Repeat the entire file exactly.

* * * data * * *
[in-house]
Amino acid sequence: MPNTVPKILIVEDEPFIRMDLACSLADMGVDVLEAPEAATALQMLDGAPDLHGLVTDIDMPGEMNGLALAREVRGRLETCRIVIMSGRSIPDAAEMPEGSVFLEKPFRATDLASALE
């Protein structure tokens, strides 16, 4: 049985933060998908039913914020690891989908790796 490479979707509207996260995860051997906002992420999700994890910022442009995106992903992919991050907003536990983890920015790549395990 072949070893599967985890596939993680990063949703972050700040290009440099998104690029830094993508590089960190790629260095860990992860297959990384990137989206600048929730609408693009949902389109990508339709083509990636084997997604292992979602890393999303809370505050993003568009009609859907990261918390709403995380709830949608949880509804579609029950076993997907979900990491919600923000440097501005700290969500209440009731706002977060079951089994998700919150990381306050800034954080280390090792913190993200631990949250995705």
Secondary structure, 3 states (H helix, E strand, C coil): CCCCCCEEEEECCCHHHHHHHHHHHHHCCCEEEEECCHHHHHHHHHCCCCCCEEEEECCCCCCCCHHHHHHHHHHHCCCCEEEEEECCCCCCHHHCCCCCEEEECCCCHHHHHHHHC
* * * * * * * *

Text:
[in-house]
Amino acid sequence: MPNTVPKILIVEDEPFIRMDLACSLADMGVDVLEAPEAATALQMLDGAPDLHGLVTDIDMPGEMNGLALAREVRGRLETCRIVIMSGRSIPDAAEMPEGSVFLEKPFRATDLASALE
């Protein structure tokens, strides 16, 4: 049985933060998908039913914020690891989908790796 490479979707509207996260995860051997906002992420999700994890910022442009995106992903992919991050907003536990983890920015790549395990 072949070893599967985890596939993680990063949703972050700040290009440099998104690029830094993508590089960190790629260095860990992860297959990384990137989206600048929730609408693009949902389109990508339709083509990636084997997604292992979602890393999303809370505050993003568009009609859907990261918390709403995380709830949608949880509804579609029950076993997907979900990491919600923000440097501005700290969500209440009731706002977060079951089994998700919150990381306050800034954080280390090792913190993200631990949250995705």
Secondary structure, 3 states (H helix, E strand, C coil): CCCCCCEEEEECCCHHHHHHHHHHHHHCCCEEEEECCHHHHHHHHHCCCCCCEEEEECCCCCCCCHHHHHHHHHHHCCCCEEEEEECCCCCCHHHCCCCCEEEECCCCHHHHHHHHC